It makes me stomping mad when that happens. Especially when it is completely avoidable! OK. So let this be our rallying cry from now on BAG YOUR NUTS!
OK, I'm better now.
I remember my rage that any group can hate that much. I still feel it.
I remember my heart swelling with pride for the men and women who rushed into the towers and the Pentagon to save lives knowing the risks. I still feel it.
I remember equal pride at hearing of the heros of flight 93. I still feel it.
Some say we should move on, forgive and forget. I've heard that said before. I say no. They have not forgiven, they have not forgotten. To forget the lives lost on that day belittles the sacrifice, the families and the loss of innocents and innocence.
A nation cannot be taken down by three jumbo jets. Hitler couldn't do it with all Goring's airplanes, Japan couldn't do it at Pearl Harbor with six aircraft carriers full of bombers and torpedo planes. Nor could three planeloads of innocent people terrorized by a small band of misguided extremist.
We are a great nation, filled with hard working people who, though disparate in views and ideology have one common thread under threat--we are Americans. And as long as we can come together under that flag to advance our common good we will stay strong.
Well yesterday was a holiday. That is what I was told. Me? I worked on the 1967 Mustang fastback. Wednesday night we're supposed to install the back glass (we will film it) so I needed to get that area ready to receive it's cargo of Factory tinted FoMoCo tempered goodness. I also dithered around elsewhere on the car, tying up some loose ends.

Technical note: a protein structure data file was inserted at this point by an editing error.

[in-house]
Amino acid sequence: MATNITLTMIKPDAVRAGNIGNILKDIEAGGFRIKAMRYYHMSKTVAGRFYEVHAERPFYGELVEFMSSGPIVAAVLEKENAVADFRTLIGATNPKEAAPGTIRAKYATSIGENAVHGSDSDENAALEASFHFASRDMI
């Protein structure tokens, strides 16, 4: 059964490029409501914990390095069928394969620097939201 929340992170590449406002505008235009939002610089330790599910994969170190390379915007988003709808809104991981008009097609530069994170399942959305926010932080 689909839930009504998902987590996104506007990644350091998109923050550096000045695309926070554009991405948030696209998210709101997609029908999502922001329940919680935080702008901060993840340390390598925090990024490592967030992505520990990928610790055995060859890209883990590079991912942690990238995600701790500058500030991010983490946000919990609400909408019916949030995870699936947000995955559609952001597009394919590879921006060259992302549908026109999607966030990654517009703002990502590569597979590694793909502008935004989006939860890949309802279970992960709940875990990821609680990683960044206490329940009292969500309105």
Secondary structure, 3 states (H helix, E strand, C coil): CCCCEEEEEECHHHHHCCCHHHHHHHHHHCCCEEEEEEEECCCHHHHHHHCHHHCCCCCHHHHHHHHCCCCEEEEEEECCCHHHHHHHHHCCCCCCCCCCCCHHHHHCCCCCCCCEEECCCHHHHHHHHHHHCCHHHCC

The problem? I see filming potential everywhere. For instance, the cover plate for the A/C and heater hoses. I shot film on that in the midst of installing it. The info was just too good to pass up. Then Carla told me I should film the front sheet metal going on (we hadn't planned to). I was against it...then I realized she was right...Sigh. That will have to wait for another evening.
Believe me when I say that having to film all this tough. Not because of the actual filming, no, because when I get rolling I don't like to stop. Were I doing this on my own and had no desire to help you fine folks out, I'd be done already...and poorer for not having shared this experience with you and yours.
When I like something...I like it. Today we were doing some tool gathering at Harbor Freight for out glass install video that will be coming in the next few weeks and some other stuff gathering from the auto parts store for the video shoot tomorrow. I am loath to go to most of the large "department store" style parts houses because they tend to be lacking in knowledgeable counter staff...well, unless you want to, like, know how to, like, work your phones text messenger or something...like, you know?
Well today I was in need of something a bit more than texting help so I went to NAPA and met Steve and Mike; both of which were over 30 and interested in the problem and how to fix it. When presented with the problem (which would not have been in the computer), Steve was awesome, but got stumped. So Mike, who was OFF TODAY stepped in and got what I needed. So, a shout out to the folks at NAPA and particularly Mike and Steve.